What was going through the mind of the first man to eat a raw oyster?
How did someone figure out that the sap from poppies could be used to make opium?
Which fool created synthetic derivatives?
What do these things have in common? They all involve some element of risk and exploration.
Sidenote: At the end of this post you’ll find my new favourite video.
Despite what you may read here, this blog is not dedicated to taking death-defying risks like swimming with sharks and skydiving. Truthfully, if I was given a choice between hitting the “Publish” button for this post, or getting in the water with sharks, the choice is clear.
Bring on the sharks.
Especially if there is no blood in the water or splashing at the surface. And that goes not only for this post but every other post.
Glad you asked. The sharks represent an immediate but temporary threat to my body, but each post represents, a long-term threat to my ego. I always have the same worries telling me to quit this blog:
A) Am I making sense?
B) Am I making a difference?
C) Is anybody reading this? (At last count 1,000 per month)
Is Your Ego Doing The Same To You? How to Stop It.
In some sphere of your life, the answer is always, yes. With good reason, there are some risks that should be too great to take. For instance, that first hit of an illegal drug, that illicit affair, that ill-advised ‘one for the road’, are all risks that a correct mental state will protect you from.
On the other hand, remember the last pretty woman you were afraid to talk to? Remember all the questions that kept popping into your head? “Suppose I walk over and she’s mean?” “Suppose her boyfriend shows up and kicks in my teeth?”
The question you never asked yourself was, “I wonder if she spent last Saturday night at home watching PBS and eating ice cream?” Now suppose the answer was, ‘YES‘. How would such a different mindset have changed your behaviour?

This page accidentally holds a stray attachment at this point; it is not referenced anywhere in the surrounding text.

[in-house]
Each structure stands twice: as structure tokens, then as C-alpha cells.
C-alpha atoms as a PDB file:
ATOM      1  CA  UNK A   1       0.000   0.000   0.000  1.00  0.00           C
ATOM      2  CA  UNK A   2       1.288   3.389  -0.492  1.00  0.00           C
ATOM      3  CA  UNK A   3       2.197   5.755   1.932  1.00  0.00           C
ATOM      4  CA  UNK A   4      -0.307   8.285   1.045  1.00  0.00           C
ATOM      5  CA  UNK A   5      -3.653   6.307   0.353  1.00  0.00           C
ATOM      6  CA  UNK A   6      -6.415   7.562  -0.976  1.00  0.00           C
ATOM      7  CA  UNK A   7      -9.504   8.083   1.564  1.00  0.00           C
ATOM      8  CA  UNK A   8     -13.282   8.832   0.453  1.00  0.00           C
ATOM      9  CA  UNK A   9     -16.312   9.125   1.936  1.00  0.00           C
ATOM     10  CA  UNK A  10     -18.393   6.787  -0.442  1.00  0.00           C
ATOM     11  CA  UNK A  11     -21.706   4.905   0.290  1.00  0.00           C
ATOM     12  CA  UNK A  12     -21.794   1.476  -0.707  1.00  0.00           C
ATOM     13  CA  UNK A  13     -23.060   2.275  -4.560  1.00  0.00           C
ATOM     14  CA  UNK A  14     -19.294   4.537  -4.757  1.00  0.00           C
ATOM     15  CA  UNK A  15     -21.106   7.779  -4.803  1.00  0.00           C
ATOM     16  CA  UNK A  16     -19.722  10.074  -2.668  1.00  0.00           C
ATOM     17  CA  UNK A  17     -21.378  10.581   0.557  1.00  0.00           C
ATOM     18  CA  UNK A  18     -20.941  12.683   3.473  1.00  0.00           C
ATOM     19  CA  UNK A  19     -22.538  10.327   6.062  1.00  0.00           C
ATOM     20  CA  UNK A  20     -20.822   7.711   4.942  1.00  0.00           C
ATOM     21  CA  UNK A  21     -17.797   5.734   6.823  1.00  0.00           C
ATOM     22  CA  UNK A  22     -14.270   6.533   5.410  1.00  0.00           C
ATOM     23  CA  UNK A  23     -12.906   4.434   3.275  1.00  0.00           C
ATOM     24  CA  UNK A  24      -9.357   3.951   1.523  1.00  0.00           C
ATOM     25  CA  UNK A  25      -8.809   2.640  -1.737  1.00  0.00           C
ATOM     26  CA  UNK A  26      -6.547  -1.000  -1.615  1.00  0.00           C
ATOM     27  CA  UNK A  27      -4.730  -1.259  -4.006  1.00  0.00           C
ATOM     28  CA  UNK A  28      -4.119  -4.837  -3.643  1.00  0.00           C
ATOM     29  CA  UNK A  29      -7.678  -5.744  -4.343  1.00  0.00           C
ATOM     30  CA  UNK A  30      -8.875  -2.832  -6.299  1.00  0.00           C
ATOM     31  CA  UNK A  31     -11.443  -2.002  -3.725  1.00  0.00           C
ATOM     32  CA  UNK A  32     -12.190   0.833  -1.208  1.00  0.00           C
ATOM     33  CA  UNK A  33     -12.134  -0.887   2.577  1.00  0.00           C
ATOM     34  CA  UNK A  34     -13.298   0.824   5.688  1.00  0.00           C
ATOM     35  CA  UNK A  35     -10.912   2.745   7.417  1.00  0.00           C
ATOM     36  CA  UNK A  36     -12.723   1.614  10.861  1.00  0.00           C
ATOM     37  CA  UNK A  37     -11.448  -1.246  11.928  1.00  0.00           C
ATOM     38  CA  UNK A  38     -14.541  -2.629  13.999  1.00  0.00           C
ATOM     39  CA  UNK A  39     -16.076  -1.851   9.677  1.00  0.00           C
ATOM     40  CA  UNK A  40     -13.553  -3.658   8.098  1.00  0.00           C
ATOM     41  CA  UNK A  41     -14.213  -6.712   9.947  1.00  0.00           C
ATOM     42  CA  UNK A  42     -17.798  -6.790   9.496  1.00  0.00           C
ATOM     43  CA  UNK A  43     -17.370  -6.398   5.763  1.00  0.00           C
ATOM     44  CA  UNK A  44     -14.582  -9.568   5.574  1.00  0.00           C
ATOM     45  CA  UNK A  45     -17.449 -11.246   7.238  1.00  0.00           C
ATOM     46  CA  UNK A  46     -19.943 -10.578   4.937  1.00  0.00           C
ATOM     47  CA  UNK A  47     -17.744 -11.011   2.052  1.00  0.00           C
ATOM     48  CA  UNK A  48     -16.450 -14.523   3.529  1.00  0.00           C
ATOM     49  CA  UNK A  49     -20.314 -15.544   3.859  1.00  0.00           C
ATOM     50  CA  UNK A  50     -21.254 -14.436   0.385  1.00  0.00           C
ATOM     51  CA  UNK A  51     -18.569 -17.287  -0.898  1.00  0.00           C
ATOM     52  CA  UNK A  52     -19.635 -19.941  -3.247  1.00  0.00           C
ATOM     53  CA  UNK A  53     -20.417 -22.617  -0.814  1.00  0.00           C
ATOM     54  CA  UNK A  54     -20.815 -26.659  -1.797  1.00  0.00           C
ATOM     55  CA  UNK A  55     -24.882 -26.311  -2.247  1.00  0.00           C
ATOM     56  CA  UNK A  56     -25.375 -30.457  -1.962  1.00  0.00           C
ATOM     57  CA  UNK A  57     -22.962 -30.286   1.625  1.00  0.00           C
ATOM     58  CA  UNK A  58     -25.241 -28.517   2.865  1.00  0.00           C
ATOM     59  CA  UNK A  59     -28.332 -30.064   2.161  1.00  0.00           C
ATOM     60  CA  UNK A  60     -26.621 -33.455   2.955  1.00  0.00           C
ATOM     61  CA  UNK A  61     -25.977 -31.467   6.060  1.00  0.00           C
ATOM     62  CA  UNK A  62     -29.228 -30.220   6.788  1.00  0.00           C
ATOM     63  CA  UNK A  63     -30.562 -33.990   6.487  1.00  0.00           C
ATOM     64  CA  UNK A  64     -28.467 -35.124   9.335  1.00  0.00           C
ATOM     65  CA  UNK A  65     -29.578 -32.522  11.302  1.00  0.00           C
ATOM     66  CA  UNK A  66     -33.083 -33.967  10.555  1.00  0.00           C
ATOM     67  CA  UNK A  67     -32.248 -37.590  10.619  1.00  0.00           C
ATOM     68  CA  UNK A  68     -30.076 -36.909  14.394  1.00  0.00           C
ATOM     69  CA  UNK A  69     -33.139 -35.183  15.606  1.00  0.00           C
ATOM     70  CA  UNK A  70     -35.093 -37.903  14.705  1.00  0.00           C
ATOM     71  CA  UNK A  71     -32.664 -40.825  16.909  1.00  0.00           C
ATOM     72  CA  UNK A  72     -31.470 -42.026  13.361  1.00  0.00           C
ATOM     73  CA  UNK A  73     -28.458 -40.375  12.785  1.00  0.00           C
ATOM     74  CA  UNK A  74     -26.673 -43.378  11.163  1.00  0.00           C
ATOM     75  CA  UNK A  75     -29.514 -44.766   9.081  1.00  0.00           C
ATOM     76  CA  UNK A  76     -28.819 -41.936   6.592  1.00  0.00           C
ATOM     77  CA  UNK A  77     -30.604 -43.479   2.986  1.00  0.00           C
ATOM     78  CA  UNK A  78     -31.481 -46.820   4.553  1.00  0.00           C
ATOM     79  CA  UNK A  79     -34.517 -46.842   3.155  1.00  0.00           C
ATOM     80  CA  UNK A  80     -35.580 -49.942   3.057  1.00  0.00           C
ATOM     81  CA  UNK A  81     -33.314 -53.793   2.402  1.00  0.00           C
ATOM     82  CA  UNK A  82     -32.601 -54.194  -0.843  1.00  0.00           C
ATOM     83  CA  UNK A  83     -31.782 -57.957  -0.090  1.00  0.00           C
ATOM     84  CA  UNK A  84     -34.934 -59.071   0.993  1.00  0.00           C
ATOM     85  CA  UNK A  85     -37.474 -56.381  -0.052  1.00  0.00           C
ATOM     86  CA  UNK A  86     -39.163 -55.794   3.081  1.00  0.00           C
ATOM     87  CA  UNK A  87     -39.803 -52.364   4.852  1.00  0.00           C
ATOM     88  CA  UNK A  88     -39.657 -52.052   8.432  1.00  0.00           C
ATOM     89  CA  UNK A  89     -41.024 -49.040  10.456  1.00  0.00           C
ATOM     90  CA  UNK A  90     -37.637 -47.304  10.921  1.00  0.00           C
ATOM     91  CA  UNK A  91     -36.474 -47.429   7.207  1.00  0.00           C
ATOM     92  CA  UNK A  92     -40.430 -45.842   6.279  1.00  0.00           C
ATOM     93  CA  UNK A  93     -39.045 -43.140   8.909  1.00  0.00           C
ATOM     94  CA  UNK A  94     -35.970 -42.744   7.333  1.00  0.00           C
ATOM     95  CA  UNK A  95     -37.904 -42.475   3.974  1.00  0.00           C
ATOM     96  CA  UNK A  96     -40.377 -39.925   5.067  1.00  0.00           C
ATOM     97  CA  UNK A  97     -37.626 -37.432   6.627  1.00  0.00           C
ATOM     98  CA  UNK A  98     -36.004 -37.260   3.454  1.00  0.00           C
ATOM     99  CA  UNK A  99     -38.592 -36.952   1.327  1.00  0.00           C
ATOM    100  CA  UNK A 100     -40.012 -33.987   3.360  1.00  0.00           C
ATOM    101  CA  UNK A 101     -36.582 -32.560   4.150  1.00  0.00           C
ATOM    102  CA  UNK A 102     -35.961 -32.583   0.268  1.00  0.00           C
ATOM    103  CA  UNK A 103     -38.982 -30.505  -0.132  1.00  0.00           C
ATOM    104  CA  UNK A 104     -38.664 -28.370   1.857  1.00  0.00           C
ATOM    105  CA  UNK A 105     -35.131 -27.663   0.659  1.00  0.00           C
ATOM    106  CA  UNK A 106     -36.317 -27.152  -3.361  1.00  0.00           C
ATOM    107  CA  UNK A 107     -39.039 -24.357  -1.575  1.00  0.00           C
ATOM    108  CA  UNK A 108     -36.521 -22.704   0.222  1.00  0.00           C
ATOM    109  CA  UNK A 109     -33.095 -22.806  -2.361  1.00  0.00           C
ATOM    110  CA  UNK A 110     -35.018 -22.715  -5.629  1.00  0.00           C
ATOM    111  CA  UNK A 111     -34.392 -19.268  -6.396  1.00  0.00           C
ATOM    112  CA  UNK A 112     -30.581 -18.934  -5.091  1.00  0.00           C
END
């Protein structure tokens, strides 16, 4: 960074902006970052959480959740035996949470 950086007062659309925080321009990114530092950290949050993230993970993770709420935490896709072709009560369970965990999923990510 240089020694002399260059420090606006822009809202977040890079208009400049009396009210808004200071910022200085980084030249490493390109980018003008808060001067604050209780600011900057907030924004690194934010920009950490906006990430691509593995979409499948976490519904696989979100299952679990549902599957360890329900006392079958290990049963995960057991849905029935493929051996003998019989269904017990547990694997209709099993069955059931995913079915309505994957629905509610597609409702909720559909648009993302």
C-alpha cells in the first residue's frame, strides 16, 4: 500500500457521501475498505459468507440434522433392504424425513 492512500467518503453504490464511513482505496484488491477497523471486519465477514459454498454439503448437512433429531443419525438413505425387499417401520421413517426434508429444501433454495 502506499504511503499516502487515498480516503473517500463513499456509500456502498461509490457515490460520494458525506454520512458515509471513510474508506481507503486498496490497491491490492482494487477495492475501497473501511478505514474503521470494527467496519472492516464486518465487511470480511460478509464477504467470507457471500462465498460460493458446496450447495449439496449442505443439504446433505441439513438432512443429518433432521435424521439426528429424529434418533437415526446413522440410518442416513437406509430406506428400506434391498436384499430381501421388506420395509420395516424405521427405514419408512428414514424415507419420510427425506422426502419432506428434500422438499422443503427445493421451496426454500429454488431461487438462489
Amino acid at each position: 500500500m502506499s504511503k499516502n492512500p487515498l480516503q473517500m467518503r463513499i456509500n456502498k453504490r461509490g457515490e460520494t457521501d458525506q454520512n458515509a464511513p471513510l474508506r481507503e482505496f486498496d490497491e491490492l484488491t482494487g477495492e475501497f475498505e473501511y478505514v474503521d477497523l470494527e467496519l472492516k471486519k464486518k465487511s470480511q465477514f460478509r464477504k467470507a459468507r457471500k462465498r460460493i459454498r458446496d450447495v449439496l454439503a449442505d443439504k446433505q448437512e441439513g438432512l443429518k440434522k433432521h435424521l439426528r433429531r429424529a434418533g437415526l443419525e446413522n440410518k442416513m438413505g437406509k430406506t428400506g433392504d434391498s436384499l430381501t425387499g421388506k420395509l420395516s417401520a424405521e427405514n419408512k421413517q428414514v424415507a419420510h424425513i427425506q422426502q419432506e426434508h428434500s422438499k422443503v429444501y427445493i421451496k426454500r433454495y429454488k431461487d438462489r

“All change in history, all advance, comes from nonconformity. If there had been no troublemakers, no dissenters, we should still be living in caves.”
A.J.P Taylor, Historian
Your ego sometimes goes overboard in self-protection. Anytime you’ve felt the weight of conformity, even when the thing that you are conforming to is very stupid, that’s ego. Going against the grain of society is never easy but there are times when it needs to be done not only for you but for the benefit of those around you. If you doubt this, bear in mind, 50% of Americans are overweight, should you conform?
61% of Americans don’t use, or have problems sticking to, a budget, should you join this group?
So, if trying to be the financially solvent, fit guy in your group makes you different, and you intend to pursue your goals and stay in the group, then you are a risk-taker. Some groups will eventually kick you out. So what? Given the benefits, it’s all for the best.
How to get started taking risks? Start small, go out by yourself even if its to an art gallery, make a budget and stick to it, say hello to the next attractive person you meet without feeling pressured to try for a response or a conversation. Find a physical activity that you enjoy and go and do it no matter what your peers say. (Remember to make yourself physically fit first and follow your doctor’s instructions before you start)
Benefits of Taking Risks
1. Confidence – Every time you do something risky, like start a new job or take up a new hobby, and succeed at it, your confidence will grow. If you really stretch the boundaries and try some death-defying activity, your confidence grows exponentially. After falling from 12,000 feet just how scared of that pretty woman can you be?
2. Social Rewards – Getting introduced as the entrepreneur, the artist, the diver, sure beats being introduced as ‘the up and coming middle manager’ in any social setting. People who take risks are applauded by society, probably because the risk-taker is experimenting upon himself, but the entire society will ultimately benefit. Think of, the first man to eat a raw oyster. Even if the risk is minor, like trying new restaurants, and finding new clubs, you’ll benefit because you become the “Go To Guy” of your group. Translation: You become “Sexy“.
3. Growth – Each time you take a risk (the legal kind. Driving the getaway car doesn’t count) you’ll grow internally. You’ll learn a little more about yourself. You’ll have a better understanding of what you like (I’ve got to do this again!) and what you don’t like (I’ll never do this again). No matter your age, or where you live, you’ll be better for it.
Remember, comfort is a cage, it’s riskier to stay in than get out.
When it comes to taking risks, start small and build on your successes. See you at 12, 000 feet, and leave a comment before you go.
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